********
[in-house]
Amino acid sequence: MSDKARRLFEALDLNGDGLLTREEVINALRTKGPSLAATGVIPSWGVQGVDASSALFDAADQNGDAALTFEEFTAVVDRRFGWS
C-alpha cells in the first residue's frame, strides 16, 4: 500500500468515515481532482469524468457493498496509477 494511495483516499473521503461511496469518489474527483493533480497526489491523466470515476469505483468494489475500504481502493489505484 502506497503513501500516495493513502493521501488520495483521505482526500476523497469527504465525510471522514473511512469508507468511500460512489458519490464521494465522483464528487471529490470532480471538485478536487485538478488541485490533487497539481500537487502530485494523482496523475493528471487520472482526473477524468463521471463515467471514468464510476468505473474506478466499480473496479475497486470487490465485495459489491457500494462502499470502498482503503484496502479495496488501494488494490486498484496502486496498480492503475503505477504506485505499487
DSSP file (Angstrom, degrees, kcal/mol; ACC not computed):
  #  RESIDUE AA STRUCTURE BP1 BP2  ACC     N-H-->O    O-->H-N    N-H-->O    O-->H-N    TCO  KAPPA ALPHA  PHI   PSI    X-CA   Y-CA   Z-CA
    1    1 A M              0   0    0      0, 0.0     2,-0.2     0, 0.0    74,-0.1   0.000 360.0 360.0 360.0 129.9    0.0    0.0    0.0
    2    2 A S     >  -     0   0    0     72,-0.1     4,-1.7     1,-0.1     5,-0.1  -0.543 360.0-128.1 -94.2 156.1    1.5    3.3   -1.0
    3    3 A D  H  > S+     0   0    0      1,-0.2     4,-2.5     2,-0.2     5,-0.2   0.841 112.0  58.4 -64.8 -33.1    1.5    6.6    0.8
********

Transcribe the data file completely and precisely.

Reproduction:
[in-house]
Amino acid sequence: MSDKARRLFEALDLNGDGLLTREEVINALRTKGPSLAATGVIPSWGVQGVDASSALFDAADQNGDAALTFEEFTAVVDRRFGWS
C-alpha cells in the first residue's frame, strides 16, 4: 500500500468515515481532482469524468457493498496509477 494511495483516499473521503461511496469518489474527483493533480497526489491523466470515476469505483468494489475500504481502493489505484 502506497503513501500516495493513502493521501488520495483521505482526500476523497469527504465525510471522514473511512469508507468511500460512489458519490464521494465522483464528487471529490470532480471538485478536487485538478488541485490533487497539481500537487502530485494523482496523475493528471487520472482526473477524468463521471463515467471514468464510476468505473474506478466499480473496479475497486470487490465485495459489491457500494462502499470502498482503503484496502479495496488501494488494490486498484496502486496498480492503475503505477504506485505499487
DSSP file (Angstrom, degrees, kcal/mol; ACC not computed):
  #  RESIDUE AA STRUCTURE BP1 BP2  ACC     N-H-->O    O-->H-N    N-H-->O    O-->H-N    TCO  KAPPA ALPHA  PHI   PSI    X-CA   Y-CA   Z-CA
    1    1 A M              0   0    0      0, 0.0     2,-0.2     0, 0.0    74,-0.1   0.000 360.0 360.0 360.0 129.9    0.0    0.0    0.0
    2    2 A S     >  -     0   0    0     72,-0.1     4,-1.7     1,-0.1     5,-0.1  -0.543 360.0-128.1 -94.2 156.1    1.5    3.3   -1.0
    3    3 A D  H  > S+     0   0    0      1,-0.2     4,-2.5     2,-0.2     5,-0.2   0.841 112.0  58.4 -64.8 -33.1    1.5    6.6    0.8